By Eric B. Meyer
Your company has set up a private LinkedIn Group.
Your company, which controls who may become a member of the Group, has seen the number of Group members swell to nearly 700. Way to go! Because it’s a private group, the names of all of the group members are not generally available to the public.
Now, let’s say that the employee whom you have appointed to manage the LinkedIn Group — the one who knows all the passwords — up and leaves. And, of course, he doesn’t return the passwords. What can you do?
How about a lawsuit for misappropriation of trade secrets?
Could be theft of a trade secret
In a recent case filed in federal court (CDM Media USA, Inc. v. Robert Simms) in Illinois, the plaintiff-employer alleged that the identities of the members of its LinkedIn group constituted a trade secret. And, when the defendant-employee failed to return the Group password, he effectively misappropriated that trade secret.
In response, the plaintiff encouraged the Court to take judicial notice of LinkedIn’s terms and conditions. However, the court (in this opinion) allowed the plaintiff’s claim to survive the defendant’s motion to dismiss:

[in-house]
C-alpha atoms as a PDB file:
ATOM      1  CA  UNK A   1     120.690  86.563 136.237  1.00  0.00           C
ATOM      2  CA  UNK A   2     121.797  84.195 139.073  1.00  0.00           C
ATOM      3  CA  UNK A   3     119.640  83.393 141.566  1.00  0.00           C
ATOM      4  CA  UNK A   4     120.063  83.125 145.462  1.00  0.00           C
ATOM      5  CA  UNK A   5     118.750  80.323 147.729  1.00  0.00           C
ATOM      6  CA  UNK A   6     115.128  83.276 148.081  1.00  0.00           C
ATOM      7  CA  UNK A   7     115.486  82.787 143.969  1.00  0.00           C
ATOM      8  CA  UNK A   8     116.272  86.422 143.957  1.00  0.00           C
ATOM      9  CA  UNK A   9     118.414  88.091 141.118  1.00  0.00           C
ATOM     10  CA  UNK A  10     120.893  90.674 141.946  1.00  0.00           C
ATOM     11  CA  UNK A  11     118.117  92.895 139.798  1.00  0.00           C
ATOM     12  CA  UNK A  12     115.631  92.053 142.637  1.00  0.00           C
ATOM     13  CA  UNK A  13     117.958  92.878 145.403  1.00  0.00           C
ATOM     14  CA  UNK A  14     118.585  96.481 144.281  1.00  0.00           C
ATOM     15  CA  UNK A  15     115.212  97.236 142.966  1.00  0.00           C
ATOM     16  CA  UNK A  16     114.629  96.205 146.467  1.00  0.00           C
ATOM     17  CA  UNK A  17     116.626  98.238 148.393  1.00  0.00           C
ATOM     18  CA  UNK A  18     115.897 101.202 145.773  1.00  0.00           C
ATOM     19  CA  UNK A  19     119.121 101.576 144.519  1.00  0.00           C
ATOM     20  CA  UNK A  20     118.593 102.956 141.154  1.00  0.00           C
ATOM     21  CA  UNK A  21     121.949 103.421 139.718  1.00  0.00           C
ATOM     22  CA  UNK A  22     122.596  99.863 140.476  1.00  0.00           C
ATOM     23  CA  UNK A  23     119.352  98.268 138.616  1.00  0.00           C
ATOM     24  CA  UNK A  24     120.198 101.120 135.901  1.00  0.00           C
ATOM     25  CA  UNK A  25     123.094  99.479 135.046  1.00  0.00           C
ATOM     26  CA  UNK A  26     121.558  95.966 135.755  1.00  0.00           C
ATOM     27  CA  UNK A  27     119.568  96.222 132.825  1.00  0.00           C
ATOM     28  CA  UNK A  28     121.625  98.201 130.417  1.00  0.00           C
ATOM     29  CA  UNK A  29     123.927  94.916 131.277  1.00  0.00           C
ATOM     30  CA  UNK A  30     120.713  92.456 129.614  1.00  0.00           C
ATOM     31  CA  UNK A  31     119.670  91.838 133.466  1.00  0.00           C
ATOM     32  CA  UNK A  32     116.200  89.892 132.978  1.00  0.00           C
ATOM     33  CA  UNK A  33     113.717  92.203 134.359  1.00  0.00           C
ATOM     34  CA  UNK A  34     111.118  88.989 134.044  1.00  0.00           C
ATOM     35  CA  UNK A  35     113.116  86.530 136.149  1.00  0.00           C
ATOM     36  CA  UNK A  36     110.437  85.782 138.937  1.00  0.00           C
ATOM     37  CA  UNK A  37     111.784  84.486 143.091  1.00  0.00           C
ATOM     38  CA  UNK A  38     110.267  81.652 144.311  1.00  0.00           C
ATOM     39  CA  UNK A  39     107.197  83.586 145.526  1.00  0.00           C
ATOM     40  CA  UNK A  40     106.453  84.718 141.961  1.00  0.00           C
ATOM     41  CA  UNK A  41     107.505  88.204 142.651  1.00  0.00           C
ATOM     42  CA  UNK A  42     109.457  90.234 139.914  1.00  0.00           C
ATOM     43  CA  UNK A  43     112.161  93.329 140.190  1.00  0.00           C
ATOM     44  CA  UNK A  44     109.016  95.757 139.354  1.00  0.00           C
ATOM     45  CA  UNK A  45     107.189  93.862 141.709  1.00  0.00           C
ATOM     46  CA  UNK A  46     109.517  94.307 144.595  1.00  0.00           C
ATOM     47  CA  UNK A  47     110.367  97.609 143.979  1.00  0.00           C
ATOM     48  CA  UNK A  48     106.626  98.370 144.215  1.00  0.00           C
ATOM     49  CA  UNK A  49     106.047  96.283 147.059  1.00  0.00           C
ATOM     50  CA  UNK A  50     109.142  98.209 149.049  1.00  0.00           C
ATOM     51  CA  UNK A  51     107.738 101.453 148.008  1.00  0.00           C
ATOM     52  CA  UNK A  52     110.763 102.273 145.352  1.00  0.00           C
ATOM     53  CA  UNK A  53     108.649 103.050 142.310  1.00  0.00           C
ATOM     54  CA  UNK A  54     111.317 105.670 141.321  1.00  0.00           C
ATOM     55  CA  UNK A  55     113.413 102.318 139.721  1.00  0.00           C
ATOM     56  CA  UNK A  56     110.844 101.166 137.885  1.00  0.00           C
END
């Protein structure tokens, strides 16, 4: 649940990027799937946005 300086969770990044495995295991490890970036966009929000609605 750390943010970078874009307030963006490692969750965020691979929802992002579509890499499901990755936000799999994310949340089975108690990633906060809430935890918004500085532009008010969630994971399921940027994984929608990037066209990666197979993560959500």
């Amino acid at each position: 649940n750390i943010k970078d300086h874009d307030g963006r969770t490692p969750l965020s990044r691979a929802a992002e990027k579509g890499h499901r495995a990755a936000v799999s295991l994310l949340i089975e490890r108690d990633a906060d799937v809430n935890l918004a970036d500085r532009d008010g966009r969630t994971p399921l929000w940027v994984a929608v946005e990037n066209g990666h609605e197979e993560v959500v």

Defendant believes Count II should be dismissed because the Speakers Bureau LinkedIn group is not secret….Plaintiff does not claim the group’s existence to be secret—only its contents. More generally, too little is known about the contents, configuration, and function of the LinkedIn group at this time, to conclude as a matter of law that its list of members did not constitute a trade secret.”
How “secret” are the group members?
Out of curiosity, I visited the LinkedIn Group in this case (CIO Speaker Bureau), of which I am not a member. However, while the group is private (i.e., the Group manager must approve me before I can become a member), I was able to identify 10 people in my extended network who are members.
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I also question how much value the identities of the Group members would have to the plaintiff. While some may be business prospects, to say that of all members would be a reach.
Another question I’d have as the fact finder is this: What is the vetting process the employer undertakes when a LinkedIn user requests to join the group. Is membership rubber-stamped? Or must the applicant meet certain criteria?
I suspect that, if this case makes it to summary judgment, I’ll have a follow-up post which addresses the “contents, configuration, and function of the LinkedIn group” which, according to the court, will help determine whether the identities of the members are a trade secret.
This was originally published on Eric B. Meyer’s blog, The Employer Handbook.